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Looks like Conch Shell Cameos
by: Anonymous

Hi Lori

thanks for writing in with the following cameo question...

"Hi..I have these 2 cameos and dont know anything about them. I do think one belonged to my boyfriend's mother and one belonged to his grandmother. any info on these two cameos would be greatly appreciated. I can't tell if they are shell or plastic. THANK YOU."

To determine if the cameos are real or fake, if you have a gold testing kit, just drop a tiny amount of nitric acid onto the back or the underneath of the cameo and if it bubbles up, it is a genuine shell cameo. It will not damage the cameo. Composite cameos have been round for a long time and some are very good shell cameo impostors.

Although the photo isn't that clear, I'm leaning towards a shell cameo. The variations of color looks like the artist made use of color layers of the shell.

Napoleon Bonaparte contributed towards the popularity of cameos, commencing at the turn of the 18th- 19th century.

Originally cameos were carved from stones, such as amethyst, garnet, citrine, onyx, agate, sardonyx, carnelian, coral, lava, and jet were all popular.

The demand for lower-priced cameos resulted in the use of freely available - SHELLS. Carvers used helmut shells and the pink and white queen's conches, which were plentiful in the seacoast towns of Italy. The very light cameo material is called "angel skin".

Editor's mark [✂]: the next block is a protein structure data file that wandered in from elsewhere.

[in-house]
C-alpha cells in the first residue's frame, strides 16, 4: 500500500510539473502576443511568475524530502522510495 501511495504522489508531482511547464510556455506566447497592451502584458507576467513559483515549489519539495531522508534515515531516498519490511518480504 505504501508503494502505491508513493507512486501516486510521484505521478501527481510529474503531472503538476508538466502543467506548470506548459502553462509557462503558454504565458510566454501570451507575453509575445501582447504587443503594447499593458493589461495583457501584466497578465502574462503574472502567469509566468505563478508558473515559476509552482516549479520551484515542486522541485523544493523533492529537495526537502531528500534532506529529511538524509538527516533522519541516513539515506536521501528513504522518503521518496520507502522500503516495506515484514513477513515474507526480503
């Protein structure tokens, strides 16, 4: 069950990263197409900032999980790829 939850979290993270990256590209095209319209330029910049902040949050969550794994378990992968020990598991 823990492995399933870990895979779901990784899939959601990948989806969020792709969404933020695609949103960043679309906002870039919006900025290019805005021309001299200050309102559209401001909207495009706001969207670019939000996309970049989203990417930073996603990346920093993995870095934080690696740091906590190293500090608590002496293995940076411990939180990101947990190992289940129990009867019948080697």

The back of the cameo and the cameo findings will provide dating clues. I cannot see these and not sure which is the cameo pendant and which is the cameo pin. I think I can just make out a pendant loop peaking out over the top of what looks like the lighter angle-skin cameo. Pendant loops became popular in the early 20th century.

I doubt that either one of these two cameo beauties would have been made any early than the 1900s, although it's pretty hard to date going by photos, especially dates and quality of cameos. These same reasons, present difficulties when buying cameos over the internet. You really need to hold a cameo in the hand to appreciate the fineness and the artwork of the carver.

Are the surrounds in gold? or gold plated metal? Are there any composition marks on the metal? Examine everywhere on the surround with a jewelers loupe or strong magnifying glass. Any hallmarks on the metal would add to the overall value and also establish a certain type of "quality" for the antique jewelry investor to keep in mind.

best wishes,

Yvonne Hammouda-Eyre
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